A preliminary archive of language and cultural material from the Tuhan people of northern Mongolia
|Affiliation||Free University Berlin|
|Collection Status||Collection online|
|Landing Page Handle||http://hdl.handle.net/2196/8e99c209-fc34-4463-8844-ecaeb6f4e490|
Summary of the collection
Tuhan, a Sayan Turkic language, is spoken in the Tsagaan Uur county of East Khovsgol aimag in northern Mongolia. The collection includes an audiovisual corpus of mixed genres with data from the last speakers of Tuhan, collected by Elisabetta Ragagnin and provided with metadata.
The pictures showcased in this collection page show three Tuhan speakers, Dayanjalba, Baasanjav and Gombosurun, in 2014, and Dayanjalba and Elisabetta (the principal investigator) in Tsagaan Uur in 2017.
The collection created within this project focuses on the speakers of Tuhan, a Sayan Turkic variety of East Khövsgöl region in northern Mongolia. In Mongolian sources, Tuhan people and their language are known as Uygar-Uriankhay. Their endonym, however, is Tuha, a variant of tuba/tubo, an ancient ethnic name that is common across Sayan Turkic speakers and various groups in the neighbouring areas. The specific form tuha is shared by the reindeer herding Dukhan of West Khövsgöl and by Tuvans of the Tere-Khöl and Toju areas in Tuva. In Mongolia, Tuhans are also named Üüriyn Uriankhay ‘Uriankhay of the Uur River’, Jinkhene Uriankhay ‘real/true Uriankhay’ and Tuha Uriankhay. Further denominations found in the literature are Soyot or simply Uriankhay. The name Uriankhay —an ancient ethnic denomination used in reference to various ethnic groups and also documented in the Secret History of the Mongols— is also used to refer to three Mongolian-speaking groups of the Tsagaan Uur county. Officially, the total number of Uriankhay in Tsagaan Uur County amounts to 600. Out of the 2400 inhabitants, 650 are registered as Buryat whereas the rest is Khalkha. Nowadays speakers of Tuhan are less than 10, aged between 60 and 83. They are all bilingual in Tuhan and Mongolian. Tuhan is both a non-dominant and a non-written variety and is only used as the in-group language. Tuhan is not transmitted to the younger generations and has never been taught at school. The status of Tuhan is thus very low. It happened to Elisabetta Ragagnin to meet some young Khalkha Mongolian inhabitants of the village who did not even know about the existence of the Tuhan people. In her fieldwork sojourn in September 2017, Elisabetta looked for further Tuhan speakers in Chandaman Undur, Bulnay and Khankh, where other Tuhan-speaking groups used to live. However, she could not find any still alive. As for lifestyle, Tuhans herd Mongolian-style cattle, especially cows, since their pastures are very lush. Tuhans often proudly refer to their homeland as Burhan jurtï ‘God’s homeland’. With regard to the spiritual world, Tuhan beliefs are a combination of Buddhist and animist beliefs. Worth noting in this respect is the special meaning the county of Tsagaan Uur holds both for Buddhism and animism.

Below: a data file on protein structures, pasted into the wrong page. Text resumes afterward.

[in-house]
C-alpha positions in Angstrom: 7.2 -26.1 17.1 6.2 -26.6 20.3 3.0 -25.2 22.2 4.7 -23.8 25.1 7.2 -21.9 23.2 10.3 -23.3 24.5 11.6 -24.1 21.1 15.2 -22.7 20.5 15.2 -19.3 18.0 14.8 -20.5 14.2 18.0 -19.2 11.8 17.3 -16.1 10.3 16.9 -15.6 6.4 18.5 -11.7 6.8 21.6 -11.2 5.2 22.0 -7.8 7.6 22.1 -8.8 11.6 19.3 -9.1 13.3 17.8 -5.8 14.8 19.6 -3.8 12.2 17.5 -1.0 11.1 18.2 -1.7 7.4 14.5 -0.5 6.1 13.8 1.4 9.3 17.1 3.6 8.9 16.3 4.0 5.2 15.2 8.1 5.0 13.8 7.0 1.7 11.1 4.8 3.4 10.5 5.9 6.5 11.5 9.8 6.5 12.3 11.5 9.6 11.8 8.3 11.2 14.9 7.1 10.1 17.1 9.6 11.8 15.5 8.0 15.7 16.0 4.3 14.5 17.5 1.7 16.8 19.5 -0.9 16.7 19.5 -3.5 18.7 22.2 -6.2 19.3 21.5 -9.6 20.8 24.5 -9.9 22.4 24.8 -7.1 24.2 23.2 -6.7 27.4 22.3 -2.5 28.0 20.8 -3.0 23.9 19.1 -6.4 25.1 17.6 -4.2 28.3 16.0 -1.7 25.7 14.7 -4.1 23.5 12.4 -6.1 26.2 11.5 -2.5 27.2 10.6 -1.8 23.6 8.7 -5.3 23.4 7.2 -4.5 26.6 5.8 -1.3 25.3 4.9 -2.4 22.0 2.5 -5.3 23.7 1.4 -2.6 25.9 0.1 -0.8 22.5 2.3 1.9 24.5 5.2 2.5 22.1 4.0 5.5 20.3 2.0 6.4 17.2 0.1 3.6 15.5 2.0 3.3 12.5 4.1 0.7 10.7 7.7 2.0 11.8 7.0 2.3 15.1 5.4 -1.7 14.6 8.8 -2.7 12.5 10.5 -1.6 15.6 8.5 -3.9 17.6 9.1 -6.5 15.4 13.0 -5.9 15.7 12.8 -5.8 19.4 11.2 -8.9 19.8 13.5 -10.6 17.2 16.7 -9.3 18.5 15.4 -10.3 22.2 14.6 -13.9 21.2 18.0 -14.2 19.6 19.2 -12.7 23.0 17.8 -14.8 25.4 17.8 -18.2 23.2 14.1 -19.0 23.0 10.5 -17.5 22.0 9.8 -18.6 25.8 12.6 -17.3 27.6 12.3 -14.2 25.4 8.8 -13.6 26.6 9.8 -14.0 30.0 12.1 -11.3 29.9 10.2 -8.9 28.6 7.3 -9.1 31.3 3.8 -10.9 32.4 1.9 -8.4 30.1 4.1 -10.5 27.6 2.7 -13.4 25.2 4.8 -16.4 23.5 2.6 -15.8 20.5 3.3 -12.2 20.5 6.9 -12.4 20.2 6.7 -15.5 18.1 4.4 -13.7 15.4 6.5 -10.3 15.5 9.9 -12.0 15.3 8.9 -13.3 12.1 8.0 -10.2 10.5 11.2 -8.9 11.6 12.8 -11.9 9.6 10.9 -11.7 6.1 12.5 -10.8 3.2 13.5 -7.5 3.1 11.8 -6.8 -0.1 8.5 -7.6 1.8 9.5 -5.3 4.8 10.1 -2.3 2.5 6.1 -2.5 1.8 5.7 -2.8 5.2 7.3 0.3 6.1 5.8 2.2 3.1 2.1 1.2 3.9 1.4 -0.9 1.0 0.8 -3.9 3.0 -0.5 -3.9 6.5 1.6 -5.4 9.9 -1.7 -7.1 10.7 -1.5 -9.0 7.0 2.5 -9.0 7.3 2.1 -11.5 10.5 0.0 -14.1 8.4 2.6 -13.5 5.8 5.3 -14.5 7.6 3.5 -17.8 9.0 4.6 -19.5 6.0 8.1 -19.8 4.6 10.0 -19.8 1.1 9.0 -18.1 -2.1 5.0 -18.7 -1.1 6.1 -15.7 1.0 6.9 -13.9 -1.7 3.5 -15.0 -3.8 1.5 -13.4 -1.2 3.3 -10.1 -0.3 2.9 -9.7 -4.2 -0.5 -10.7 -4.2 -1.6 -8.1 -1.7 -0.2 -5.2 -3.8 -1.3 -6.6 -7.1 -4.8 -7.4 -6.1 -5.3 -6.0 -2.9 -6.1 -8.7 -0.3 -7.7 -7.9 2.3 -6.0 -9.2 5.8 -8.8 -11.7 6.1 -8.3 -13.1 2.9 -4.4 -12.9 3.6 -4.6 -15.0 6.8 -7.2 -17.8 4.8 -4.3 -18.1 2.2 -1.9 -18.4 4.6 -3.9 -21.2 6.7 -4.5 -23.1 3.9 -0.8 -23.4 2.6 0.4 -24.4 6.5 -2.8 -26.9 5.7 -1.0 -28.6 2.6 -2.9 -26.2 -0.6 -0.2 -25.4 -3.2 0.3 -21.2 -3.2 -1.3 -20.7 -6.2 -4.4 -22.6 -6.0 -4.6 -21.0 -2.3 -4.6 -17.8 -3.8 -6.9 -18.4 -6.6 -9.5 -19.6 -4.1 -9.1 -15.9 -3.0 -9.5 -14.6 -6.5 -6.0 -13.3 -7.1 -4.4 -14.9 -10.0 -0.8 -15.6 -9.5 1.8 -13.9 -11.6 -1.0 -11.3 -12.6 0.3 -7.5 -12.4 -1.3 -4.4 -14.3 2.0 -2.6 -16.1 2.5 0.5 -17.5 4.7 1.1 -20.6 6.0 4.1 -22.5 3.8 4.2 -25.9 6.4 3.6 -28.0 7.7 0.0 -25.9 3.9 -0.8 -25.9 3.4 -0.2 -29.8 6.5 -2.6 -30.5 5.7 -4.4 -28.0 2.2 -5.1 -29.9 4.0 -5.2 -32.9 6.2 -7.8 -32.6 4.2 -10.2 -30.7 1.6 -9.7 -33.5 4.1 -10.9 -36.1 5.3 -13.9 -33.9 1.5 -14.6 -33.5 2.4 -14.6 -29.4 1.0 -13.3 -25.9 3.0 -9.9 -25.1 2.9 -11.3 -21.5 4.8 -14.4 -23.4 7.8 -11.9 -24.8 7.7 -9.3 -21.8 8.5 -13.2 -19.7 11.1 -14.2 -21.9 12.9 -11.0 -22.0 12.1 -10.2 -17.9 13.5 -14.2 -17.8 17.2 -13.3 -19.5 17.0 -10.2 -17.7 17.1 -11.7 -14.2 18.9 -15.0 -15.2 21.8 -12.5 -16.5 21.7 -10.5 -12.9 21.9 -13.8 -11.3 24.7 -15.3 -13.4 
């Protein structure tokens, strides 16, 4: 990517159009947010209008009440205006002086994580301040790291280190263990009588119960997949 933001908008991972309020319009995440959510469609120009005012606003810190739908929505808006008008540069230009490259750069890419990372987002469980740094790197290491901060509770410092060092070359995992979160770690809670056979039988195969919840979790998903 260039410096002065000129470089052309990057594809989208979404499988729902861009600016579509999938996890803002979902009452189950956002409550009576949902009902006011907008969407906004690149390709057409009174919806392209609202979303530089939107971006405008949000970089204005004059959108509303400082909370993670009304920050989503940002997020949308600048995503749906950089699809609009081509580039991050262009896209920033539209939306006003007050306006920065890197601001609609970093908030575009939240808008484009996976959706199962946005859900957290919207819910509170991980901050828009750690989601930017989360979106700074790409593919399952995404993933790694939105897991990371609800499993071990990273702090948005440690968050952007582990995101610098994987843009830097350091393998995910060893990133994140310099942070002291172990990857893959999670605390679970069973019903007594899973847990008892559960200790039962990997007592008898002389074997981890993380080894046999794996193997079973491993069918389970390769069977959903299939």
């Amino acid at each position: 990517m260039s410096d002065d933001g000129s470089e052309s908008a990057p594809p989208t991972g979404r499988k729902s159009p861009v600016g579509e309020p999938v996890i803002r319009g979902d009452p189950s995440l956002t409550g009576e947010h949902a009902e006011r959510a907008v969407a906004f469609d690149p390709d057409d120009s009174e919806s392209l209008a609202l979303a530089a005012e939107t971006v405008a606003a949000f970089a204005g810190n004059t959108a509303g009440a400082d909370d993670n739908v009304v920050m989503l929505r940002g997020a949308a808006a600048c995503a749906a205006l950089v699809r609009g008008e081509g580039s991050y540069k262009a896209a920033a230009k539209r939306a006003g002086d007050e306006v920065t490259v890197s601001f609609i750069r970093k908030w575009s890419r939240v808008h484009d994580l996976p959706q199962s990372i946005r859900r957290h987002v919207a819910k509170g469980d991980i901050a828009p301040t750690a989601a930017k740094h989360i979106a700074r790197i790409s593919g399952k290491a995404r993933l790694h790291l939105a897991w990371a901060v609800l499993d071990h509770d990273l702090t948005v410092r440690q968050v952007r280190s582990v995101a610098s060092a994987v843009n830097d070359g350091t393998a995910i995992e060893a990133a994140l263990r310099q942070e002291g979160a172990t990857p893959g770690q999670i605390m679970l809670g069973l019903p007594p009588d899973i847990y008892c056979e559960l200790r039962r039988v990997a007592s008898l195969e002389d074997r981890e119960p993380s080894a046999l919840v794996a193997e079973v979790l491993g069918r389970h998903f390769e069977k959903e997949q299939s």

Tuhan is a nearly extinct Sayan Turkic language spoken in East Khovsgol region in Northern Mongolia in the county of Tsagaan Uur, at a distance of 185 km from the aimag city Murun. Linguistically, Tuhan is one of the most intriguing Turkic languages of South Siberia. Besides displaying typical Sayan Turkic characteristics, and sharing some specific isoglosses with Tofan, Altai and Khakas, Tuhan preserves archaic features otherwise not documented in the rest of Sayan Turkic. Tuhan also holds a special position within Sayan Turkic regarding Mongolic lexical copies. Some Mongolian loanwords clearly display more archaic features than the rest of Sayan Turkic, pointing to earlier contacts with Mongolic varieties, possibly of Khamnigan Mongolic type. Thus, despite the very small number of its speakers, Tuhan appears to be a highly important language for comparative Turcology and for a better understanding of the language history of South Siberia. See Ragagnin: 2018a, On Old Uyghur traces. In: Gulácsi, Zs. (ed.), Language, Government, and Religion in the World of the Turks: Festschrift for Larry Clark at Seventy-Five (Silk Road Studies 19). Turhout: Brepols. 117-135; 2018b, A Turcological gem: The Tuhan language of Northern Mongolia. Turkic Languages 22/2(2018), 217-229 and 2009, A rediscovered low-land Tofan variety. Turkic Languages 13, 225-245.
This collection includes four hours of audio-video material and eight hours of audio materials of mixed genres including conversations, narratives on history, ethnography and both material and spiritual culture, and elicitation. All data is provided with metadata.
The data for this collection was collected by Elisabetta Ragagnin between 2013 and 2017.
Acknowledgement and citation
To refer to any data from the collection, please cite as follows:
Ragagnin, Elisabetta. 2019. A preliminary archive of language and cultural material from the Tuhan people of northern Mongolia. Endangered Languages Archive. Handle: http://hdl.handle.net/2196/00-0000-0000-0013-E445-C. Accessed on [insert date here].